True tangy buttermilk is difficult to find in supermarkets nowadays, but it’s a byproduct of manufacturing cultured butter, which is simple to make at home.
I always startle folks when I guzzle a cool glass of buttermilk, but they’re the ones who are losing out. It’s a habit I picked up after visiting a friend in Berlin many years ago when he taught me that a glass of buttermilk, rolls, butter, jams, honey, deli meats, and cheeses was a regular breakfast option. I’ve been drinking it ever since and enjoy the cultured dairy flavor, recognizable to those who enjoy kefir, yogurt, and other similar products.
The problem is that most of what is offered as “buttermilk” in the United States is not genuine buttermilk. I still drink store buttermilk, but it’s not the same as authentic buttermilk, a byproduct of butter production, as the name implies. Most store-bought buttermilk is essentially low-fat milk infected with microorganisms that thicken it and give it a distinctive flavor.
How to Make Butter
Real buttermilk, on the other hand, begins with fresh cream fermented with the help of friendly bacteria into a thick cultured cream known today as crème fraîche in France. When the crème fraîche is beaten past the point of no return, it separates into a sloshy mixture of rich, yellow butterfat floating in the liquid that remains: naturally low-fat, deliciously sour buttermilk.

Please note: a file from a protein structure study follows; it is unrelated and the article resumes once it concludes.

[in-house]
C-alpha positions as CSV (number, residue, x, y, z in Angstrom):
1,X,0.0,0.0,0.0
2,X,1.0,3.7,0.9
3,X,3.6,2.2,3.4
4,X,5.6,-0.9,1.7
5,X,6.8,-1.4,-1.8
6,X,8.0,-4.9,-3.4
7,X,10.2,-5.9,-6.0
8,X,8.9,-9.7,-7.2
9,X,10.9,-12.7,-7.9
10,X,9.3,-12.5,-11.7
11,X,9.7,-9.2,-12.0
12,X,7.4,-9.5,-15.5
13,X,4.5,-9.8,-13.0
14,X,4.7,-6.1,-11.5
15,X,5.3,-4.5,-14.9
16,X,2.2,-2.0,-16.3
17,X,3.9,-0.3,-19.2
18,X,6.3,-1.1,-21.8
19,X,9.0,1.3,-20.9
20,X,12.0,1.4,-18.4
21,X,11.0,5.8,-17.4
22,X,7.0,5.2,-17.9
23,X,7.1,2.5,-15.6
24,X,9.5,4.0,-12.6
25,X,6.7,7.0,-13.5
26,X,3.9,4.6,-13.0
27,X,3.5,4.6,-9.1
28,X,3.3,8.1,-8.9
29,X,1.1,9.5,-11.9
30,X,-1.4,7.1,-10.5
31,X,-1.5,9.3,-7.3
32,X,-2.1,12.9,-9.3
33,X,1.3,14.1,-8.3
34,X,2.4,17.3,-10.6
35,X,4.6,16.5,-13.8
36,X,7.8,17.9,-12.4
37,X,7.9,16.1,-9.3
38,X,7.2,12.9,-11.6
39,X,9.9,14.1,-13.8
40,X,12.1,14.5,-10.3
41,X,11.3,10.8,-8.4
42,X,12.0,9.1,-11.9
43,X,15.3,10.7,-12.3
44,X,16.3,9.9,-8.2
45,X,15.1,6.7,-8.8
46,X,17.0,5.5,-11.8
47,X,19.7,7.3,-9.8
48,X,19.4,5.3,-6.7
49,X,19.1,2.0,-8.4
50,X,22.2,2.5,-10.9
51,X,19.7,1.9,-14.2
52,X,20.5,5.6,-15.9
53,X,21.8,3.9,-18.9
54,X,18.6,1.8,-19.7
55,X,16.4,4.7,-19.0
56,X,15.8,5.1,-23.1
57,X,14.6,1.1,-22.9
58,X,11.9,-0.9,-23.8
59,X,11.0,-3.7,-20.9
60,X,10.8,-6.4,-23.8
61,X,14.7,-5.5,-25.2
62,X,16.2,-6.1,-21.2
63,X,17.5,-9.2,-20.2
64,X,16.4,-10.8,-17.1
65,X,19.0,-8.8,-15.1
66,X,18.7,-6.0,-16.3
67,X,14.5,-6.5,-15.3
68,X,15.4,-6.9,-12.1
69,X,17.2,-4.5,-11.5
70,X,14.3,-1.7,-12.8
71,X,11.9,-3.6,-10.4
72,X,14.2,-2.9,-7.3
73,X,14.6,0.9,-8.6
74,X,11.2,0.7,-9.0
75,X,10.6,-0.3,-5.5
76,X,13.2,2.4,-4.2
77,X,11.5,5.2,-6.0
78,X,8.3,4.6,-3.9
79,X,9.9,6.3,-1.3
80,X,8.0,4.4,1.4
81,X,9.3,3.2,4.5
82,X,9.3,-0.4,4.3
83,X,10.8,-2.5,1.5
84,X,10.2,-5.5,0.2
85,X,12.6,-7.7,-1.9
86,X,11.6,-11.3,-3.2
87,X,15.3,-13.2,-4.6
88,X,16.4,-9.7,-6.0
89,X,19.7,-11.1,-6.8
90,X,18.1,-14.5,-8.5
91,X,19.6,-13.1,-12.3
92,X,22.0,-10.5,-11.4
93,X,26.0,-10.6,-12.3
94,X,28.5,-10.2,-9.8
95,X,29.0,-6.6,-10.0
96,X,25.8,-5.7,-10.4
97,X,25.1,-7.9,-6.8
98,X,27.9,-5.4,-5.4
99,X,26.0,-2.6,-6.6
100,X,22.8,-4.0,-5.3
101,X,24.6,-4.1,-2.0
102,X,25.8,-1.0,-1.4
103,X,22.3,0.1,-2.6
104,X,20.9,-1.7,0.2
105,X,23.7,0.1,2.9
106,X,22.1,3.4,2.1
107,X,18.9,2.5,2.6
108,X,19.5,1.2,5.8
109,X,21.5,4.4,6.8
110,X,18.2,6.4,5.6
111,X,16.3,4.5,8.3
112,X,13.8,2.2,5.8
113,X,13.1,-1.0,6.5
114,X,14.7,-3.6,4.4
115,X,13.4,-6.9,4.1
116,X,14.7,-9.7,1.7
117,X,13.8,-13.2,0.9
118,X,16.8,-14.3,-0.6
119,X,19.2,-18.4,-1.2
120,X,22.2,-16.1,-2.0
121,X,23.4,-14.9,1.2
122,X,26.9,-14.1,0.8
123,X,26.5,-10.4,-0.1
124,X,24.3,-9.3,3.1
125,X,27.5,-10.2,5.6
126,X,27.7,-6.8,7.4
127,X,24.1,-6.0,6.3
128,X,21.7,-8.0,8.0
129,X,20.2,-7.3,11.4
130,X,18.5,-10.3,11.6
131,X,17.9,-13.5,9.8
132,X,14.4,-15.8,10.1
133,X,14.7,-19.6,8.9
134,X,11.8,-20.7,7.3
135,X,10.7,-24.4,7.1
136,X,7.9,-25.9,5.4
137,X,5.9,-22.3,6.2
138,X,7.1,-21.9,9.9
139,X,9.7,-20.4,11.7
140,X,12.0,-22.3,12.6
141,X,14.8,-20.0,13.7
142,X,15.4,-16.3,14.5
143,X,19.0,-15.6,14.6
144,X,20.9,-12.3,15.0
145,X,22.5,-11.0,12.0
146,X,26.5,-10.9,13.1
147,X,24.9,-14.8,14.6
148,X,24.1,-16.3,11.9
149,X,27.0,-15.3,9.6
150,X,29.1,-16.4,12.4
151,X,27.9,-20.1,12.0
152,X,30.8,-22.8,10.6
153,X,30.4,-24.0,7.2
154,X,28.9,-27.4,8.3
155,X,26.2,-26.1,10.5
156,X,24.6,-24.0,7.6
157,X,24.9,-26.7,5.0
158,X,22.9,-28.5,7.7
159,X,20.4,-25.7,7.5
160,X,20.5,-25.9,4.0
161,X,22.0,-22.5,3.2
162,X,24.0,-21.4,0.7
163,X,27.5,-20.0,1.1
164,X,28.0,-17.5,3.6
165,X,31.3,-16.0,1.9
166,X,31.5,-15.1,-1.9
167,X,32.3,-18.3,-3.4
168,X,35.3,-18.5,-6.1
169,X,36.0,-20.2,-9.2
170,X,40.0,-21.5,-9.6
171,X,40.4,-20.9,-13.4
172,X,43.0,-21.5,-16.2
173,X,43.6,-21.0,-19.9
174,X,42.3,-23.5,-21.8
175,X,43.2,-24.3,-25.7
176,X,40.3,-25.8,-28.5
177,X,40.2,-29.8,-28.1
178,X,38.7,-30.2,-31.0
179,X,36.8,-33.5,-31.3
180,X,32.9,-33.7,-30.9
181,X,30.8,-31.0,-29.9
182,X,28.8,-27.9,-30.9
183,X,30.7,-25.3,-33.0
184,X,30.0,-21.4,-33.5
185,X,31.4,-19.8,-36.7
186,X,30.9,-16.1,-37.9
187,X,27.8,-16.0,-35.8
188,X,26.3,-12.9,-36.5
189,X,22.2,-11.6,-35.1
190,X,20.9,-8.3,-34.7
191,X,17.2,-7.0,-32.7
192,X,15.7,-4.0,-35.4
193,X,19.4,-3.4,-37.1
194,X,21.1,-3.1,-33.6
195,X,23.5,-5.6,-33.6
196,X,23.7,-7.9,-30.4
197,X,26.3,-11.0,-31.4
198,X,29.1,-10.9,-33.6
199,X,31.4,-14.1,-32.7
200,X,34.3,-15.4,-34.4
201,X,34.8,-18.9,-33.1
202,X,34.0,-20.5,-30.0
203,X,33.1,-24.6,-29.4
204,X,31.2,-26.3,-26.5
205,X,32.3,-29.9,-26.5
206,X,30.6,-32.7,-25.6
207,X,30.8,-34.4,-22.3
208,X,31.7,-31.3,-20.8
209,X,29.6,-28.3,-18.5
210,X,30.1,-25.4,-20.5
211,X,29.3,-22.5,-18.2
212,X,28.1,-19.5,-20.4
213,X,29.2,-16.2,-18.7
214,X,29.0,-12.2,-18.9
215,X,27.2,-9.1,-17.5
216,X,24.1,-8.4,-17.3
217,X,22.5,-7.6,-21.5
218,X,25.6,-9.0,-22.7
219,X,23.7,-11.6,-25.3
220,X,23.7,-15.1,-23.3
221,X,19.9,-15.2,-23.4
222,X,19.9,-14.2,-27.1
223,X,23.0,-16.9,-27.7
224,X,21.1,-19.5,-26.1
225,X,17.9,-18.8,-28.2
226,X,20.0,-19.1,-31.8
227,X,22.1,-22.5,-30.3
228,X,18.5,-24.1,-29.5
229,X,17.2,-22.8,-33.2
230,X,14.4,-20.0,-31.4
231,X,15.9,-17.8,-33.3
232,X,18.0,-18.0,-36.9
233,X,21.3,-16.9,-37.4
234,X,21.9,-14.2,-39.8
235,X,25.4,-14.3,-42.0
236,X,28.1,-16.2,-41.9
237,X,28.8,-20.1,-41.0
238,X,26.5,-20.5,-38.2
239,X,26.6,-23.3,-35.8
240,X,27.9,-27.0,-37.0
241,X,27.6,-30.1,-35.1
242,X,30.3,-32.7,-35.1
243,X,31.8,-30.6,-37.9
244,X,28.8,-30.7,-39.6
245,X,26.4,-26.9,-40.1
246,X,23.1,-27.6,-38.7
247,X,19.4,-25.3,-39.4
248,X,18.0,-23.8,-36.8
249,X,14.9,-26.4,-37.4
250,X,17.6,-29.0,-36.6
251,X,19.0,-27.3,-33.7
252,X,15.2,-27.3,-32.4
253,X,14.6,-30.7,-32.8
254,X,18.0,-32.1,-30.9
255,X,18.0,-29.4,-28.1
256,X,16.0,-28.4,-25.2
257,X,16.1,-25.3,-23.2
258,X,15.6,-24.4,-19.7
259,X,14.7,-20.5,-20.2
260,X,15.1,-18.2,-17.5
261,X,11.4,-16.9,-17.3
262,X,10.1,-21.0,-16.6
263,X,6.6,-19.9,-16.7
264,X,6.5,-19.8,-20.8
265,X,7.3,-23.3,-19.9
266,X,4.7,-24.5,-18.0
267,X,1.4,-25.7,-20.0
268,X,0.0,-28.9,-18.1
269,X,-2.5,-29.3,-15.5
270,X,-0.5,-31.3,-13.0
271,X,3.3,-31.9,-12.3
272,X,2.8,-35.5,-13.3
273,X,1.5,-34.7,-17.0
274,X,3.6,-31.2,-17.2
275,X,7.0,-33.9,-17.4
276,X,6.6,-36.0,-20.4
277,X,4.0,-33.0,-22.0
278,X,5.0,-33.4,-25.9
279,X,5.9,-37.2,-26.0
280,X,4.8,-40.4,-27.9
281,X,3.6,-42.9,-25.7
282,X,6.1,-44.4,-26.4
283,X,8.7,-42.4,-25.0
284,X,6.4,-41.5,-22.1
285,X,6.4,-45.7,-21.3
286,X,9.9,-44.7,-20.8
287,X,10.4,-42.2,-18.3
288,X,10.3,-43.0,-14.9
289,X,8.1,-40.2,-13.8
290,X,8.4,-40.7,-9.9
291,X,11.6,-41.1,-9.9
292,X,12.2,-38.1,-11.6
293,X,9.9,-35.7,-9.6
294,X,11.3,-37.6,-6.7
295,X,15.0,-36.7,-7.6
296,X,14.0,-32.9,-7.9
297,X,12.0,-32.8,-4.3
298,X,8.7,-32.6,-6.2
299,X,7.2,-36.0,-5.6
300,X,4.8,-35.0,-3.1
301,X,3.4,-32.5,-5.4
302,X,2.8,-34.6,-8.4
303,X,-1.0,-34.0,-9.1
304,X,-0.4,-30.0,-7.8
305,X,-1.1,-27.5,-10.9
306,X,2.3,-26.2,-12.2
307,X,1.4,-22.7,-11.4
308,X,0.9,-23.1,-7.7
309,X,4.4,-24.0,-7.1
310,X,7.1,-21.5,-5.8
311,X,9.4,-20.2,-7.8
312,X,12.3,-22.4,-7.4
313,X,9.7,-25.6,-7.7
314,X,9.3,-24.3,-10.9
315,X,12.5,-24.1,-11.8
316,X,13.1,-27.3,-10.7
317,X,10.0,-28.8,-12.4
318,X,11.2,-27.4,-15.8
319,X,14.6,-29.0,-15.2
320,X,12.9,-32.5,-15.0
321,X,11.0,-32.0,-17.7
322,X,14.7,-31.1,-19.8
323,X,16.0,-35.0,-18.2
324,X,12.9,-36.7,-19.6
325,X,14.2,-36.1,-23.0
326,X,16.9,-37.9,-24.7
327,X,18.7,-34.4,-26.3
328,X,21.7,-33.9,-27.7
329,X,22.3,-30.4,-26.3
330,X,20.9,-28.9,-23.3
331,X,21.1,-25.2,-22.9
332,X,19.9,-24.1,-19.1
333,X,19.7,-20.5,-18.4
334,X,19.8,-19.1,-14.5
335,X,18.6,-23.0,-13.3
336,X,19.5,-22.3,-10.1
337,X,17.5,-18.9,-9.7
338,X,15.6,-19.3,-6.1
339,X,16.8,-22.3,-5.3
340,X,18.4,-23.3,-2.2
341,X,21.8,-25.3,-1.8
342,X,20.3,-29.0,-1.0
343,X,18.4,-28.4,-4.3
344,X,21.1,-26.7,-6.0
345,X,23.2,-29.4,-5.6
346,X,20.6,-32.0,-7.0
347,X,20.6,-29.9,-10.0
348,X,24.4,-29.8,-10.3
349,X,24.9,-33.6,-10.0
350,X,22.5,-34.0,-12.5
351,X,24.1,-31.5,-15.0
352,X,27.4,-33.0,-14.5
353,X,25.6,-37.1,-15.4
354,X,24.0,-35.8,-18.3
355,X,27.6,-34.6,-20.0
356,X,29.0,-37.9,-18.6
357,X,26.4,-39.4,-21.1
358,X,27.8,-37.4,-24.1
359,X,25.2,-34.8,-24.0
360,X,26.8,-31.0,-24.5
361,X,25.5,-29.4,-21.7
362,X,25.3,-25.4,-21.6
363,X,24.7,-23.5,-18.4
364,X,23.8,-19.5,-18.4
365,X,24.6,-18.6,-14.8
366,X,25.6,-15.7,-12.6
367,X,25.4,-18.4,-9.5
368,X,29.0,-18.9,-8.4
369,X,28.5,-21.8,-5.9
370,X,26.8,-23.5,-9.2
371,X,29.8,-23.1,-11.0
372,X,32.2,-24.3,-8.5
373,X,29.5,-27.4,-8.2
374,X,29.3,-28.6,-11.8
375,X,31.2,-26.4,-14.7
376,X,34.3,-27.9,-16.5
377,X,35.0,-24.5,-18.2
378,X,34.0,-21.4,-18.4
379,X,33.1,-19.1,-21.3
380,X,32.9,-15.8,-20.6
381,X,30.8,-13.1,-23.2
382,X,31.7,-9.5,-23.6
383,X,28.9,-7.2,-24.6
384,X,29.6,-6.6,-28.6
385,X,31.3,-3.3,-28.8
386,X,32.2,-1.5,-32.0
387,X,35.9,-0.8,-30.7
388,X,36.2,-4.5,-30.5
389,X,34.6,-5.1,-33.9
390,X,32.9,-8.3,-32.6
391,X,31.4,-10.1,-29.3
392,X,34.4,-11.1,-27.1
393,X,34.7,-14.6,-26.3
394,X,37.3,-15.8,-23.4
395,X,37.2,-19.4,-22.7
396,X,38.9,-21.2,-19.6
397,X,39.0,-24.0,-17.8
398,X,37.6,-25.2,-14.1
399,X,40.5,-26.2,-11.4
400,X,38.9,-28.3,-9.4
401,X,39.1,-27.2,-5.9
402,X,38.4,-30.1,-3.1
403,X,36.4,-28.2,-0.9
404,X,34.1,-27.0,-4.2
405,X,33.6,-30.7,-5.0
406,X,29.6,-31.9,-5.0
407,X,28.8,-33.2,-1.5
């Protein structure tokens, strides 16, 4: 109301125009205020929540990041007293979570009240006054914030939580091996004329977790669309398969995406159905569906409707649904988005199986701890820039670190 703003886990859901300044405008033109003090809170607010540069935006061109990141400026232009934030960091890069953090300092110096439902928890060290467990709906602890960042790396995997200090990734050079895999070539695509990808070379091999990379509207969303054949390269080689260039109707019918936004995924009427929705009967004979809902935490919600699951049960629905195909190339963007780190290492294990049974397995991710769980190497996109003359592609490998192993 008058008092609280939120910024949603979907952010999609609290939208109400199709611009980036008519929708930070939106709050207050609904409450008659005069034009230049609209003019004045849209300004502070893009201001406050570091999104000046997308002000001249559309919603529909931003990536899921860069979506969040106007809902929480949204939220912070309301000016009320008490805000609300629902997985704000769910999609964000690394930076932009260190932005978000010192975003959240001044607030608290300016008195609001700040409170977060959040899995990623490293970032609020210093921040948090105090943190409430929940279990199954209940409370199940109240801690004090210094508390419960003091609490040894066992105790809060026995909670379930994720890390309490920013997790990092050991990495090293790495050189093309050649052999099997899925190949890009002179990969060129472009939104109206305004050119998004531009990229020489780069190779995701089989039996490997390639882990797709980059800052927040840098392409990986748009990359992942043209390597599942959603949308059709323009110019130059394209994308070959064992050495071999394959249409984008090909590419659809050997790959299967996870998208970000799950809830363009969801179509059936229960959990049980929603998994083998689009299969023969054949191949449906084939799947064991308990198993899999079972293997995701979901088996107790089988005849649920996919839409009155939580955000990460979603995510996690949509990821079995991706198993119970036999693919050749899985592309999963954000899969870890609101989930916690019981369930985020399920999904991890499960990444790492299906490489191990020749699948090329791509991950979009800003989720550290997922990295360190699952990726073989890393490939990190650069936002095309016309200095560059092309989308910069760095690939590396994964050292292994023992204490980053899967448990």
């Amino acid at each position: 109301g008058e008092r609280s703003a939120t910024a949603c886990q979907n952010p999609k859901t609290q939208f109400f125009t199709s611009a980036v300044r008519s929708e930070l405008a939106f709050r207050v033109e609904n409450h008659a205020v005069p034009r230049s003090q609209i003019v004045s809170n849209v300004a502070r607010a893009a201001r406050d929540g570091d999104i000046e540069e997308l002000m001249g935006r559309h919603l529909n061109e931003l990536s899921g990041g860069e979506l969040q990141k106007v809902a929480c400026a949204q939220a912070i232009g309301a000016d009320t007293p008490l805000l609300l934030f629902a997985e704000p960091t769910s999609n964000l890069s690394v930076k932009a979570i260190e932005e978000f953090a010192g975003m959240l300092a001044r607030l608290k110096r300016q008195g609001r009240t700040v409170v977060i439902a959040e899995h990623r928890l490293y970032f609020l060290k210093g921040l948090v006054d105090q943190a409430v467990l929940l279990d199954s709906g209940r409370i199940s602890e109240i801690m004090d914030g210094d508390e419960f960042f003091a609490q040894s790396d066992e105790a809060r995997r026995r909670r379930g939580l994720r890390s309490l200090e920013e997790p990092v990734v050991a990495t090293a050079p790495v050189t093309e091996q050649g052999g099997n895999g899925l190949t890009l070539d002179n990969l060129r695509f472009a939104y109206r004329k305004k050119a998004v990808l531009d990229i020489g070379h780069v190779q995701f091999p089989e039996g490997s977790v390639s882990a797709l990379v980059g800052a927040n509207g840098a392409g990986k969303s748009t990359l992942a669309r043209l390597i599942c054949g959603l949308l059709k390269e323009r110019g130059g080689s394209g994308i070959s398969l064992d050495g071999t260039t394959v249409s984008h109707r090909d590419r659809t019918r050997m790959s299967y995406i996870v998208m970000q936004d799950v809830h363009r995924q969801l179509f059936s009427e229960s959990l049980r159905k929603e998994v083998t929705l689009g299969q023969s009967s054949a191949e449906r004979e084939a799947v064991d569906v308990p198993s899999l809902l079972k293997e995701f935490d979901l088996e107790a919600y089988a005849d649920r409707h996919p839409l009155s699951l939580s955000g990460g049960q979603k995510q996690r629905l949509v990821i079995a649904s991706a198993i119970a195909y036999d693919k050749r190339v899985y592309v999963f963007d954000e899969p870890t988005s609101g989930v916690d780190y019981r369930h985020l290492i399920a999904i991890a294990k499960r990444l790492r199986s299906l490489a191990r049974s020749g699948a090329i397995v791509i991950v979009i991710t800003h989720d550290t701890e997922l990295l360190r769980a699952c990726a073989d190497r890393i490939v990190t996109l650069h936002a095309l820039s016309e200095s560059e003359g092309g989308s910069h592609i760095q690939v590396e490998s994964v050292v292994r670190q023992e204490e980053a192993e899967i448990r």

It’s simple to manufacture at home and one of the only methods to acquire true buttermilk with a fresher, brighter, and sweeter flavor than the imitation version. And if you make your crème fraîche from scratch, which is simple (though it does require some store-bought buttermilk to start the fermentation), it’s also a cheap way to get all three pricey products: crème fraîche, delicious cultured butter, and the best buttermilk ever.
Give it a shot. I believe there’s a high chance it’ll become something you drink with relish.
- 2 lbs (943 g) crème fraîche
- Optional kosher or sea salt
- Beat crème fraîche in a stand mixer fitted with the whisk attachment, a food processor, or a large mixing bowl with a whisk until it reaches and then passes the whipped stage, huge globules of butterfat coalesce, and liquid begins to flow all around it. The timing varies depending on the instrument used, but with crème fraîche, it normally happens quickly, in around 1 to 2 minutes.
- Separate the buttermilk from the butterfat by straining it thoroughly. The buttermilk is now ready to consume or can be chilled in a glass or jar until needed. Wash the cultured butterfat in cold water until the water runs clear, then knead into a mass, blot dry with clean towels, and season with salt if desired. Once compressed into an even mass, it can be carefully wrapped in plastic or waxed paper and stored in the refrigerator until ready to use.
Food processor, stand mixer, or whisk.
Make Ahead and Storage
The buttermilk can be stored in the refrigerator for up to 5 days. Refrigerate the cultured butter well-wrapped for up to one week; discard if it becomes moldy or unpleasant.
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